Violence And War: The Terrible Features Of Present Age International Relations – OpEd


Many countries are dissatisfied with the crises created in international relations and in proportion to their power, seek to change the world order to their own favor. This approach has led to the emergence of a more hostile geopolitical atmosphere and a disappointing prospect of economic development and cooperation on a global scale amid the wars of the last two decades. Currently, we are experiencing life in a world full of revisionist and sometimes coercive powers, which has put our life in a transitional state and put the current order on the verge of destruction.

The future of the world order looks bleak due to the western coalition’s war in Ukraine to confront Russia and the strong rivalry of the United States with China. The plunge into the world of disorder comes from the fact that the countries that were influential in establishing the order do not seem committed to maintaining it. In the post-Cold War era, the United States was in charge of the neoliberal order in the unipolar world and ignored national sovereignty and international borders whenever it wanted or deemed it necessary.

Over the last two decades, the liberal order has brought the world into the worst competition in sensitive areas of the world through open-ended wars and complex sanctions against Russia and China. This is while the liberal order was supposed to support democratic values, free market rules, human rights and the rule of law. The Unites States’ wars in Afghanistan, Iraq and Libya and Russia’s aggression against Ukraine are in sharp contrast with the optimistic idea common in the post-Cold War era. The idea that the competition of great powers in the liberal order is over and that violence and war are obsolete due to dependence and mutual interests, became the cause of violence and war. Recent wars remind us that violence and war have become a terrible feature of international relations that must lead to effective deterrence.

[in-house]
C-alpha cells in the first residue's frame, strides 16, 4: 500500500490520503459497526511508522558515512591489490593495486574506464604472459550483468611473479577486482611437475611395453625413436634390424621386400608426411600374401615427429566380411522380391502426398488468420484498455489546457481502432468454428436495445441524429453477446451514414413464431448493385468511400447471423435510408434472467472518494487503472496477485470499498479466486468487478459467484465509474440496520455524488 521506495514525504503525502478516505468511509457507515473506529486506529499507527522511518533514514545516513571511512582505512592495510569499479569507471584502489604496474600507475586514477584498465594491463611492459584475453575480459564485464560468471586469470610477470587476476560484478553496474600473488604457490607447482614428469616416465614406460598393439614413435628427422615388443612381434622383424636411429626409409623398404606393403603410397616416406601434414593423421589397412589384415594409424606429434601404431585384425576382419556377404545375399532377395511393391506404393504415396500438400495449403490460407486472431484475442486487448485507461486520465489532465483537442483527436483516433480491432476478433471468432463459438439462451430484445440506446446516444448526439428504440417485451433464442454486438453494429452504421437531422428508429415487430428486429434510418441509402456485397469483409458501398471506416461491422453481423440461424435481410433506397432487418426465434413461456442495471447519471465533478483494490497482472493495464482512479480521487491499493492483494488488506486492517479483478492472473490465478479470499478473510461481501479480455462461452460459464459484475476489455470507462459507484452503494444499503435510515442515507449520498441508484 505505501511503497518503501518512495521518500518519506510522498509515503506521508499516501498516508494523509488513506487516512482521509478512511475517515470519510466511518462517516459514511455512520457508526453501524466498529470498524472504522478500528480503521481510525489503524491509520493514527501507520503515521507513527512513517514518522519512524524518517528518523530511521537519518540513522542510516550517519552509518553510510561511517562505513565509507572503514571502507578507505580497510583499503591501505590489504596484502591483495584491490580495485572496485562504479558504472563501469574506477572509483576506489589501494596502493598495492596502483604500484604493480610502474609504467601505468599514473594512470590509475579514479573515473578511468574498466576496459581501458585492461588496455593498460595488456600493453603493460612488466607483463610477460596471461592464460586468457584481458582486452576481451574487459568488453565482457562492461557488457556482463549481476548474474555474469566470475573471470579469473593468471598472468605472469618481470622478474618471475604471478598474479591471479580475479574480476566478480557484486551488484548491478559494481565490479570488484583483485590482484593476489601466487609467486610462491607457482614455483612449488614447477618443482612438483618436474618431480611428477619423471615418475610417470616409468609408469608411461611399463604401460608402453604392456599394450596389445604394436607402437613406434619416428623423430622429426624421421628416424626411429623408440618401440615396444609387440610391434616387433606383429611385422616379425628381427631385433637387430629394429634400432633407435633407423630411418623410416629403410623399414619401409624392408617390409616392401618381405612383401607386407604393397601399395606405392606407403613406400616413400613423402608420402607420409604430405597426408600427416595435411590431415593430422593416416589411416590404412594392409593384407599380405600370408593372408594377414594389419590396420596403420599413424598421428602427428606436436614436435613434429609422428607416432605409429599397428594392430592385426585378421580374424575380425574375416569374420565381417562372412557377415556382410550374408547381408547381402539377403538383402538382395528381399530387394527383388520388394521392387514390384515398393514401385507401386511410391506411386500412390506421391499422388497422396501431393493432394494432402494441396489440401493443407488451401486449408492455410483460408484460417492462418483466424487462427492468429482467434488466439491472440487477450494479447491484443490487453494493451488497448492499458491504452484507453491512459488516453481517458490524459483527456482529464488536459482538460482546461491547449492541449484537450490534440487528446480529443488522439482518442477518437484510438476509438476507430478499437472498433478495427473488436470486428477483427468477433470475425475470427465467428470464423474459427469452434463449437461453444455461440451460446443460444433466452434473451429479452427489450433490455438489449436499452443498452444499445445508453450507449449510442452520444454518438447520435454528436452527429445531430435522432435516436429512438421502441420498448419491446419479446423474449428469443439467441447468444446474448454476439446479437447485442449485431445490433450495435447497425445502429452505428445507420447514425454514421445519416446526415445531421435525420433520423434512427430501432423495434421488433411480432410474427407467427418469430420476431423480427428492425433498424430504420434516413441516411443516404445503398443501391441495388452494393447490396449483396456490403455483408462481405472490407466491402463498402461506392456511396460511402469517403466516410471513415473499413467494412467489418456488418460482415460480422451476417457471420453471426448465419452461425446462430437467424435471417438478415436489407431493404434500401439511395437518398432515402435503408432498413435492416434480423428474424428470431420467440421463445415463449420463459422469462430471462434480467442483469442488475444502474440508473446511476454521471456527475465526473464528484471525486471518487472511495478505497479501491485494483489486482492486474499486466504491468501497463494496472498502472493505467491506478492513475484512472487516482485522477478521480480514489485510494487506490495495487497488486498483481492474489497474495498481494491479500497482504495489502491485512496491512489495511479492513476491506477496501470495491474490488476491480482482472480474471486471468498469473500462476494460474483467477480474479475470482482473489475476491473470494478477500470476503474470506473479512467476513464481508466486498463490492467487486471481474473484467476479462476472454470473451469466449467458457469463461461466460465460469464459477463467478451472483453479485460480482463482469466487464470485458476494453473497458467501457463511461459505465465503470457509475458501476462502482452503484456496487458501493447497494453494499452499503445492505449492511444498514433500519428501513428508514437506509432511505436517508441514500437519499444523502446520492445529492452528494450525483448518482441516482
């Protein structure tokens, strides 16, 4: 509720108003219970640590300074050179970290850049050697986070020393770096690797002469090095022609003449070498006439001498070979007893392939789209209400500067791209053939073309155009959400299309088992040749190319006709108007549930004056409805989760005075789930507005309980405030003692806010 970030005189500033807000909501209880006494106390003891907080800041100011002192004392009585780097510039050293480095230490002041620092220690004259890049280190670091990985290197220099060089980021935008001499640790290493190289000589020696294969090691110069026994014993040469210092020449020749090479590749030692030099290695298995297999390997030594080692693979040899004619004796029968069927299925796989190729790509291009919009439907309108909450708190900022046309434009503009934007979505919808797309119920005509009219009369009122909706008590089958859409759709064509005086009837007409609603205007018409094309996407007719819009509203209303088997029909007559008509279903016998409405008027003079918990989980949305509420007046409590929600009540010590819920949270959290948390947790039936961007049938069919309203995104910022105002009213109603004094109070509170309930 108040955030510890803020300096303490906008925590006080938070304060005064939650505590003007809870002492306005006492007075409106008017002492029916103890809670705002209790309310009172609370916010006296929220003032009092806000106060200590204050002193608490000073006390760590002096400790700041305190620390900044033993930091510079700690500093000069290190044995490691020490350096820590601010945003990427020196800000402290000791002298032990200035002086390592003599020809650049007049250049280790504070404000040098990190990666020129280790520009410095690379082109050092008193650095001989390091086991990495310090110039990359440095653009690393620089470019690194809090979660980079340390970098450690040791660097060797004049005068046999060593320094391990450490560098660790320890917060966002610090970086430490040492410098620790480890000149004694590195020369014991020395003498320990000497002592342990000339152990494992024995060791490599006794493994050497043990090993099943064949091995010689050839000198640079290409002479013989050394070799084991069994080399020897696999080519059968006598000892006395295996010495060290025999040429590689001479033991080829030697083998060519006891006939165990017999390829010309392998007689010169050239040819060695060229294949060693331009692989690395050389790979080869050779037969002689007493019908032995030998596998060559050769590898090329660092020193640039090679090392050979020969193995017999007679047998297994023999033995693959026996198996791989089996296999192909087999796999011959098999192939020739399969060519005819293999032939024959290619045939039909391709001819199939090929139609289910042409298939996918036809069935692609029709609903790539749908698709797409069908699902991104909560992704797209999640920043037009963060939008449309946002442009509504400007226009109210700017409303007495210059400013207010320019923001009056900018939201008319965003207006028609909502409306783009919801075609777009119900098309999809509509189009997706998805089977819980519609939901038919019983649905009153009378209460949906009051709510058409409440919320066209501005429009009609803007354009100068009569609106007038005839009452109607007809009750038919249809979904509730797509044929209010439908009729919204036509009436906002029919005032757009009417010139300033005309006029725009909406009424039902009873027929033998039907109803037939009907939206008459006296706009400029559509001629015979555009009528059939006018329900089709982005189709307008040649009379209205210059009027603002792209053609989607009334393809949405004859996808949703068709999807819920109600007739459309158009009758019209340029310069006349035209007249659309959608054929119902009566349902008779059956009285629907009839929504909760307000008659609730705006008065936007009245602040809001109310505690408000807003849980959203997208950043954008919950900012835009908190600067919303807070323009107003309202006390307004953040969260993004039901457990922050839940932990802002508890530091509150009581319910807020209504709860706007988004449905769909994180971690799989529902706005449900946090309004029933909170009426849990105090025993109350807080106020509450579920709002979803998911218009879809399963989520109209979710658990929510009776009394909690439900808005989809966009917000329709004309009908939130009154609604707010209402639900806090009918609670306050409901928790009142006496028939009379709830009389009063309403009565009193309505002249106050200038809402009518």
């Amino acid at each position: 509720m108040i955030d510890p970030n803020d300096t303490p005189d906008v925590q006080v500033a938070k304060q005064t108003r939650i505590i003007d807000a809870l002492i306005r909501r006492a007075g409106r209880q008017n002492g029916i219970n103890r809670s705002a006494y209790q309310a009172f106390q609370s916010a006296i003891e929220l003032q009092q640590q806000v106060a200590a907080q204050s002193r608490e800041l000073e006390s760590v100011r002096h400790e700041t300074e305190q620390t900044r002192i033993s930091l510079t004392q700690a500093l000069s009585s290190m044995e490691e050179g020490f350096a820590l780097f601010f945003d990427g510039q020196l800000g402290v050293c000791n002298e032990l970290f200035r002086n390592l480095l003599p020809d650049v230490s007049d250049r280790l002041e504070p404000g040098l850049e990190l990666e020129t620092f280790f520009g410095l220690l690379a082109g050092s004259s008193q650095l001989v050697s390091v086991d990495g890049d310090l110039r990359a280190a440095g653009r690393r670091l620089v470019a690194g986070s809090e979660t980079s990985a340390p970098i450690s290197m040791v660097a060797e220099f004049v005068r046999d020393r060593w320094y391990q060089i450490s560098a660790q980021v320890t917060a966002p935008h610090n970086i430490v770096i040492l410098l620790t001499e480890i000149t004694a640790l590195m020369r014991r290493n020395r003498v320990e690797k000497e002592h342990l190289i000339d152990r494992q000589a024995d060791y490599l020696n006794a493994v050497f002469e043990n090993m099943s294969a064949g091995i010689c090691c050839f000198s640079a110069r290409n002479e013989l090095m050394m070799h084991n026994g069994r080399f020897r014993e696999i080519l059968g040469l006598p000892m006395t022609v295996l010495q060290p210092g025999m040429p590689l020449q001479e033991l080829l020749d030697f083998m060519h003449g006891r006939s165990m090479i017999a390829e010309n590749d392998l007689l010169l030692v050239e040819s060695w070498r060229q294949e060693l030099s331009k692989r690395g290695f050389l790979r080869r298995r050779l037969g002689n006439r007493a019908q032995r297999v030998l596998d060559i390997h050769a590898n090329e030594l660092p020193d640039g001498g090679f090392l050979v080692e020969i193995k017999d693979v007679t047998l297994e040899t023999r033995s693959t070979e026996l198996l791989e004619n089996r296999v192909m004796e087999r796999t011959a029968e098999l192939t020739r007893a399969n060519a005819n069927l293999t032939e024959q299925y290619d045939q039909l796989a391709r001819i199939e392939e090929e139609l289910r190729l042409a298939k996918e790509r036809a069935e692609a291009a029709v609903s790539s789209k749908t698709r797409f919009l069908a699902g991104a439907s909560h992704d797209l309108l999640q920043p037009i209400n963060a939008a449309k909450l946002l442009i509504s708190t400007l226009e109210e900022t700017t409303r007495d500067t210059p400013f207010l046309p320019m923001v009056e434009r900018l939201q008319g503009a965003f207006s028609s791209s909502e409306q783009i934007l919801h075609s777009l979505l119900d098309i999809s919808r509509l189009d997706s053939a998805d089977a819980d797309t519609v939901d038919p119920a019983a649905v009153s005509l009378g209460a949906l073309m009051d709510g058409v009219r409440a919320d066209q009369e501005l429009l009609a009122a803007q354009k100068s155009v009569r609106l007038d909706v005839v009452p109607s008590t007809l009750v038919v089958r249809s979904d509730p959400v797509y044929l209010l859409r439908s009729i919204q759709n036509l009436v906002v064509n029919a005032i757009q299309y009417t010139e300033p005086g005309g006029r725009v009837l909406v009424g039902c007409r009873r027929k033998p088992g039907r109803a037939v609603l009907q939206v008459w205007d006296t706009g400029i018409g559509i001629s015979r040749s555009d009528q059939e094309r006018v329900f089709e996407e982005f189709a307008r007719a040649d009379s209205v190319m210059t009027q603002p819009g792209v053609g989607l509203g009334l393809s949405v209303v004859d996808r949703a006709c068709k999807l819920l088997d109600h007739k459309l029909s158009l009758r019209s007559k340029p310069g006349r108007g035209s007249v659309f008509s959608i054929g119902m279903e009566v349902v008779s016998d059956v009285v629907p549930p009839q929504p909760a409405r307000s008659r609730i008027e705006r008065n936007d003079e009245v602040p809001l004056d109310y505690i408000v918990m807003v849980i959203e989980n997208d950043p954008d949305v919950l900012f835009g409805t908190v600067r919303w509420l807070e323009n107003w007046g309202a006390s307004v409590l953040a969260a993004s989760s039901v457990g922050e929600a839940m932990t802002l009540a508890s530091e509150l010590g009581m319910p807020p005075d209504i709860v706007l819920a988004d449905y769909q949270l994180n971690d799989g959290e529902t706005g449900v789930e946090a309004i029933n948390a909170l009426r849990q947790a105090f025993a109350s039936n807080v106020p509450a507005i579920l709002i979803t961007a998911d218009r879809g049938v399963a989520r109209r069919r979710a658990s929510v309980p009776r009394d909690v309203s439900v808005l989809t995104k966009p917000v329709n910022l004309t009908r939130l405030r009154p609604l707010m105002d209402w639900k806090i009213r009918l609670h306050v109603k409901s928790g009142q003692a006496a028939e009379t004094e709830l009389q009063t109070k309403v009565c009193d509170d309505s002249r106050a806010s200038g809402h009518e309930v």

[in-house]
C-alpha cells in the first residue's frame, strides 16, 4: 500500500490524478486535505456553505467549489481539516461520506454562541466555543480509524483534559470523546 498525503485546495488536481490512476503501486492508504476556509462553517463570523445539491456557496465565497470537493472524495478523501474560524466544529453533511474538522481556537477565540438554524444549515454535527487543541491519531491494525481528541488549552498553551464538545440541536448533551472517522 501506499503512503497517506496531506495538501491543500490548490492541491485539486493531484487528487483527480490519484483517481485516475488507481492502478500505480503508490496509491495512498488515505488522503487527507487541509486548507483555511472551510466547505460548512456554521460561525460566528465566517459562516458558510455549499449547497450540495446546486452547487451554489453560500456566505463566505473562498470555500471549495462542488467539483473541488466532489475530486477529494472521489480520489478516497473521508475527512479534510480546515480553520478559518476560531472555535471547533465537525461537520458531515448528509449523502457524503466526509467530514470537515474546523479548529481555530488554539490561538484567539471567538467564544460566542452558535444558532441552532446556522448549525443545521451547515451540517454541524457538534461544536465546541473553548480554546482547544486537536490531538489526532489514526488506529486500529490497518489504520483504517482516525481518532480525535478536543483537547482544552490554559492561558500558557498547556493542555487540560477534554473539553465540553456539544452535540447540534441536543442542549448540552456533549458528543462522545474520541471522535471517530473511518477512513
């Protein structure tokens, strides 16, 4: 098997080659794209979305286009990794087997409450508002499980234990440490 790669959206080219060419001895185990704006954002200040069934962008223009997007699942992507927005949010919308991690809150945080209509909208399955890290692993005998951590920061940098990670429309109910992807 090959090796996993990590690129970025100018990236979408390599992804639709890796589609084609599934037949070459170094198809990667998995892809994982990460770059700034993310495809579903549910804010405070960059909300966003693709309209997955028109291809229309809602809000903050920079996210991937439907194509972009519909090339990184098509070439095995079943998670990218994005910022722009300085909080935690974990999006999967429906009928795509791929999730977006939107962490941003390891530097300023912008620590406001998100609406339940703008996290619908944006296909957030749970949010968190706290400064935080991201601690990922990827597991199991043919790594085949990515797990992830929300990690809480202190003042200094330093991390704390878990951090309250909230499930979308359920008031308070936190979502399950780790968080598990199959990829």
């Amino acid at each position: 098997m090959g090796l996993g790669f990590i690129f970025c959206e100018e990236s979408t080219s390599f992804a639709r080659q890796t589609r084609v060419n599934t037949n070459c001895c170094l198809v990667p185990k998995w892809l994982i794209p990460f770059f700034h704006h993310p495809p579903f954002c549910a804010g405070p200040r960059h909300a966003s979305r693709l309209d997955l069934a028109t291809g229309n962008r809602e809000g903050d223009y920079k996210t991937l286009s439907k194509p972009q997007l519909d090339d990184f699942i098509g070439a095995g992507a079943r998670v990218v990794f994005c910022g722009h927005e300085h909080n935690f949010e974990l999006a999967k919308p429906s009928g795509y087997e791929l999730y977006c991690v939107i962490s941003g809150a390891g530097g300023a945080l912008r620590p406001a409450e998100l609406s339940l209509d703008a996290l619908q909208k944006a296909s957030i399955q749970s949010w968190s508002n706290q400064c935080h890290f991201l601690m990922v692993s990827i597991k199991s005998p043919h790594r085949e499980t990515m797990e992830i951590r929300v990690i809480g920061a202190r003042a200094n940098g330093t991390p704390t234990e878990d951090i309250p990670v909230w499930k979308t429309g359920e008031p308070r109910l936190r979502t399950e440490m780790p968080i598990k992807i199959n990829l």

Today, under the leadership of Putin, Russia is trying to recreate the lost power and greatness of the Soviet Union through invading Ukraine, and with the strategy of the end justifying the means, it considers any action to achieve its goals as legitimate. Russia’s invasion of Ukraine is also a flagrant violation of international norms, and was a falsification of the idea that Russia could play a constructive role within the framework of the US-led order in Europe.

Beijing, during the undisputed leadership of Xi Jinping, has started trying to achieve regional and global supremacy and is preparing to confront the United States.

The United States that is plagued with polarization and domestic issues has little ability to influence the world as a hegemon that establishes order and security on a global scale. The irresponsible and hasty withdrawal of the United States from Afghanistan has strengthened doubts about the ability of the United States to continue the war in Ukraine, especially among its European allies. What if after November 9, 2022, the American Congress does not grant the financial support and weapons to Ukraine. Therefore, what is hurting the United States the most are the domestic issues. A country that is divided in its political structure cannot be effective for the world as in the past and cannot be relied upon as a predictable and reliable partner or leader.